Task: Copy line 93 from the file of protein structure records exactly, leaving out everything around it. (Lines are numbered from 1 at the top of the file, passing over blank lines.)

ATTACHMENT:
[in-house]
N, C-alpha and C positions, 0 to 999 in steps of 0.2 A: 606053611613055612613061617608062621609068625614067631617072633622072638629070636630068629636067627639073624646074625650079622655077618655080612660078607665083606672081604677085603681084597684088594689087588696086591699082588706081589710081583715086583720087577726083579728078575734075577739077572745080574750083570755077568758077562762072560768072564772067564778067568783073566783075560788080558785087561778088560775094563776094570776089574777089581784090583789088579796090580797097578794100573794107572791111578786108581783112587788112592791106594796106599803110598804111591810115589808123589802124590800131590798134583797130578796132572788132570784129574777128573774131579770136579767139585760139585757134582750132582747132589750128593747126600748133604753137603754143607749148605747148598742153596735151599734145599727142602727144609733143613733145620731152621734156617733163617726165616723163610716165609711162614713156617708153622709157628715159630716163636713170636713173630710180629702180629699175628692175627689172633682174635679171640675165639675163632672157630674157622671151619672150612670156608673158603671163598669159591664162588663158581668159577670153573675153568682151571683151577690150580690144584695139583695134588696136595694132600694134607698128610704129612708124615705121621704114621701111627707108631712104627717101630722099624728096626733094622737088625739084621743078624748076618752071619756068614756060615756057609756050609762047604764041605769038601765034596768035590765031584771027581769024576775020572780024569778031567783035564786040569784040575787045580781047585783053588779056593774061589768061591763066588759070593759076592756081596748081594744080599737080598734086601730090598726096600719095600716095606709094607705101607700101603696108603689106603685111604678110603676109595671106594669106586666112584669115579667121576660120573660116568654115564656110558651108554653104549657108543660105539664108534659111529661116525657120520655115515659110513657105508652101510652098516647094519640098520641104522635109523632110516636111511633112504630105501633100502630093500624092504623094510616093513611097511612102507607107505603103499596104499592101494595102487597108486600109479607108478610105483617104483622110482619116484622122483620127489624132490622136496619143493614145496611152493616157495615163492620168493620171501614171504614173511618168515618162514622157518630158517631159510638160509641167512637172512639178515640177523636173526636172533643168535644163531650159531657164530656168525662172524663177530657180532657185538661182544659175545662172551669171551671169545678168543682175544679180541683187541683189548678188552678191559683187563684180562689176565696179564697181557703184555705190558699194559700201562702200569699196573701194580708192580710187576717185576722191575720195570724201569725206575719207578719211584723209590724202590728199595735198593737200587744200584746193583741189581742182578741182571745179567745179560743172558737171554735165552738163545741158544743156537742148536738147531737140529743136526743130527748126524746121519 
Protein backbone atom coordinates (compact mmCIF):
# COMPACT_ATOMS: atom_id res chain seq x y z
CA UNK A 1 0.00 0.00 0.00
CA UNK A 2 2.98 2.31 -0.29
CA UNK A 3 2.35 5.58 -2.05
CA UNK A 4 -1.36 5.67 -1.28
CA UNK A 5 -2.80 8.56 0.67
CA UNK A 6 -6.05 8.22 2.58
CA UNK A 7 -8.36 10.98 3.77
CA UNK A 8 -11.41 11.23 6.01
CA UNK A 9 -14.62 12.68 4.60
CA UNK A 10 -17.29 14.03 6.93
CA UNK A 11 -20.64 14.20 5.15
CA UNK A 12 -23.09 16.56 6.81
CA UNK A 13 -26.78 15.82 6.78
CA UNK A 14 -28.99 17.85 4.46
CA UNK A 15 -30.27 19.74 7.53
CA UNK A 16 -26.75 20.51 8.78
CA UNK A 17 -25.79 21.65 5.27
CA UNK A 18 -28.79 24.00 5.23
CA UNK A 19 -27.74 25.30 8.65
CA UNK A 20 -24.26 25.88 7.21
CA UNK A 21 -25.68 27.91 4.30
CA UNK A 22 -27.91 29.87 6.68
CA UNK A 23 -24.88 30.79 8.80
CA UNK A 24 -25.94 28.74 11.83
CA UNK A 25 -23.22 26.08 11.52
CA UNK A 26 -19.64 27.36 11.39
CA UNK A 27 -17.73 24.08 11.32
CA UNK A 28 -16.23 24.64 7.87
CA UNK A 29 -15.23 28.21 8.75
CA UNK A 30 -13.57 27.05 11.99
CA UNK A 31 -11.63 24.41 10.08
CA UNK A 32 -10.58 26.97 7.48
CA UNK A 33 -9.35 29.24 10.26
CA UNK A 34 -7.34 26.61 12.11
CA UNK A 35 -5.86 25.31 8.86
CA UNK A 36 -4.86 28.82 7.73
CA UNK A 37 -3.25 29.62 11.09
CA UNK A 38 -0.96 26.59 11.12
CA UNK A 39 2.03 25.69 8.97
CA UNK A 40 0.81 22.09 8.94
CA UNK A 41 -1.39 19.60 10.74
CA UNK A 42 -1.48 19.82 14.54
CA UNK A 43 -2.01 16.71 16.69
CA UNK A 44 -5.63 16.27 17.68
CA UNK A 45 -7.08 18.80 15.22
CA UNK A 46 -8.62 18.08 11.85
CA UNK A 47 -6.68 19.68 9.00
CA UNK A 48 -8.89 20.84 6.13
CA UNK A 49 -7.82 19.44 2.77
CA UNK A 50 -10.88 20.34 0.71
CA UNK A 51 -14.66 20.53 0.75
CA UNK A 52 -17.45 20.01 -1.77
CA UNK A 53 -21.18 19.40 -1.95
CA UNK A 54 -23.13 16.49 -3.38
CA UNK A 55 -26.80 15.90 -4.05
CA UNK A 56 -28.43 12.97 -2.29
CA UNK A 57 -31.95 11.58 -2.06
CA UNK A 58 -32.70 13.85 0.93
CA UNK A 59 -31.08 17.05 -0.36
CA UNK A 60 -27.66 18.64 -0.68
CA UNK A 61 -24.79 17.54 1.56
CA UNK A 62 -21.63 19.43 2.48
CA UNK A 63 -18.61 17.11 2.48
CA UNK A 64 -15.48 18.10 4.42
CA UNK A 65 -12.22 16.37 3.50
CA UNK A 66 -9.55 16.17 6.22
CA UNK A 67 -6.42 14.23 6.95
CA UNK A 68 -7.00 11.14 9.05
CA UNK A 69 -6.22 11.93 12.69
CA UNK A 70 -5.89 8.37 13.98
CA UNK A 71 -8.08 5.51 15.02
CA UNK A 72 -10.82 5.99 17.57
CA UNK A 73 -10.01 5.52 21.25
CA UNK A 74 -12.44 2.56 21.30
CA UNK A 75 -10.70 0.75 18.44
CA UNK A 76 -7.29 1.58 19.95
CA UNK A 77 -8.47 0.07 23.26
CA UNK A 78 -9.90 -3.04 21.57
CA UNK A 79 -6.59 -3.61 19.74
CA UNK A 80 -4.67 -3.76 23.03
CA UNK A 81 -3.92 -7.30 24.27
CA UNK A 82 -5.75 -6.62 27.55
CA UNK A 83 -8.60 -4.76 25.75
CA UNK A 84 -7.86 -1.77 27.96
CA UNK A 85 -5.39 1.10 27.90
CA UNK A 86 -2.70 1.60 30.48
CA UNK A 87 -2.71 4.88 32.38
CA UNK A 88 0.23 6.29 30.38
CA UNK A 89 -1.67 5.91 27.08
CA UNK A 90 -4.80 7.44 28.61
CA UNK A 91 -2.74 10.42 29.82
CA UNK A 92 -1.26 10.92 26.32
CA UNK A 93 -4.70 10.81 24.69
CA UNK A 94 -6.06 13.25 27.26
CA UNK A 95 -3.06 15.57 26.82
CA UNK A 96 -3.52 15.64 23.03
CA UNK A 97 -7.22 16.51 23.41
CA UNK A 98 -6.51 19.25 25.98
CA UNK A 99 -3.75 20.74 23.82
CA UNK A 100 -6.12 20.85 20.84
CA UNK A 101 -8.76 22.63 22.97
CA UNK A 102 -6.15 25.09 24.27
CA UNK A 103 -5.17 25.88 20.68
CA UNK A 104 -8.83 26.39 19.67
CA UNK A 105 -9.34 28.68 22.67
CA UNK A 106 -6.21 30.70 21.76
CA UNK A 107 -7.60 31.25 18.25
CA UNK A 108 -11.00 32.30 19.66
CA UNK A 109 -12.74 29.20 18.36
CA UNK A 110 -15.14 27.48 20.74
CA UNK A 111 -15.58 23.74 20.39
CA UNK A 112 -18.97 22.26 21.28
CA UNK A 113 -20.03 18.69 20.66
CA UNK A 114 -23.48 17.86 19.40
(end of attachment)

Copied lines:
CA UNK A 89 -1.67 5.91 27.08